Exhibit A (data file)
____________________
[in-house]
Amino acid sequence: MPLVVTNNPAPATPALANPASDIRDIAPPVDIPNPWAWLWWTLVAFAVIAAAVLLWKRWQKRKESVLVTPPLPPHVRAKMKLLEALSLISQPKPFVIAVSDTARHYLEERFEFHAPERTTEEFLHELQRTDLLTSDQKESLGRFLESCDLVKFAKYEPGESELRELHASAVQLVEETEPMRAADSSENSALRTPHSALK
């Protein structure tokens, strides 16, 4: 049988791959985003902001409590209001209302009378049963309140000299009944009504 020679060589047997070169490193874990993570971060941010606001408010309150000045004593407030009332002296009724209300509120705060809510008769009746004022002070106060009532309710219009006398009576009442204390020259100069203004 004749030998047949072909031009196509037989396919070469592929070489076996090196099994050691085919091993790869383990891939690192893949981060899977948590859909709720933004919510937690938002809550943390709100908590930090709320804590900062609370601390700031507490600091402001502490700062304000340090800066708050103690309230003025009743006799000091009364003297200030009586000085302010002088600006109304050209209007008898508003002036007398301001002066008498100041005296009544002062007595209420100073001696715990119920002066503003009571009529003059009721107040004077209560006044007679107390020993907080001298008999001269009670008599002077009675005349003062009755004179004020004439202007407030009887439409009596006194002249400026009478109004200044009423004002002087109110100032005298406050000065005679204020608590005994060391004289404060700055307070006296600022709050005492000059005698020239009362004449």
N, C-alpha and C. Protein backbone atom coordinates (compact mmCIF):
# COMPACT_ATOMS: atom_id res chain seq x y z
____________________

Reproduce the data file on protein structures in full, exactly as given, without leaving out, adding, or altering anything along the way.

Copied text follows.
[in-house]
Amino acid sequence: MPLVVTNNPAPATPALANPASDIRDIAPPVDIPNPWAWLWWTLVAFAVIAAAVLLWKRWQKRKESVLVTPPLPPHVRAKMKLLEALSLISQPKPFVIAVSDTARHYLEERFEFHAPERTTEEFLHELQRTDLLTSDQKESLGRFLESCDLVKFAKYEPGESELRELHASAVQLVEETEPMRAADSSENSALRTPHSALK
């Protein structure tokens, strides 16, 4: 049988791959985003902001409590209001209302009378049963309140000299009944009504 020679060589047997070169490193874990993570971060941010606001408010309150000045004593407030009332002296009724209300509120705060809510008769009746004022002070106060009532309710219009006398009576009442204390020259100069203004 004749030998047949072909031009196509037989396919070469592929070489076996090196099994050691085919091993790869383990891939690192893949981060899977948590859909709720933004919510937690938002809550943390709100908590930090709320804590900062609370601390700031507490600091402001502490700062304000340090800066708050103690309230003025009743006799000091009364003297200030009586000085302010002088600006109304050209209007008898508003002036007398301001002066008498100041005296009544002062007595209420100073001696715990119920002066503003009571009529003059009721107040004077209560006044007679107390020993907080001298008999001269009670008599002077009675005349003062009755004179004020004439202007407030009887439409009596006194002249400026009478109004200044009423004002002087109110100032005298406050000065005679204020608590005994060391004289404060700055307070006296600022709050005492000059005698020239009362004449």
N, C-alpha and C. Protein backbone atom coordinates (compact mmCIF):
# COMPACT_ATOMS: atom_id res chain seq x y z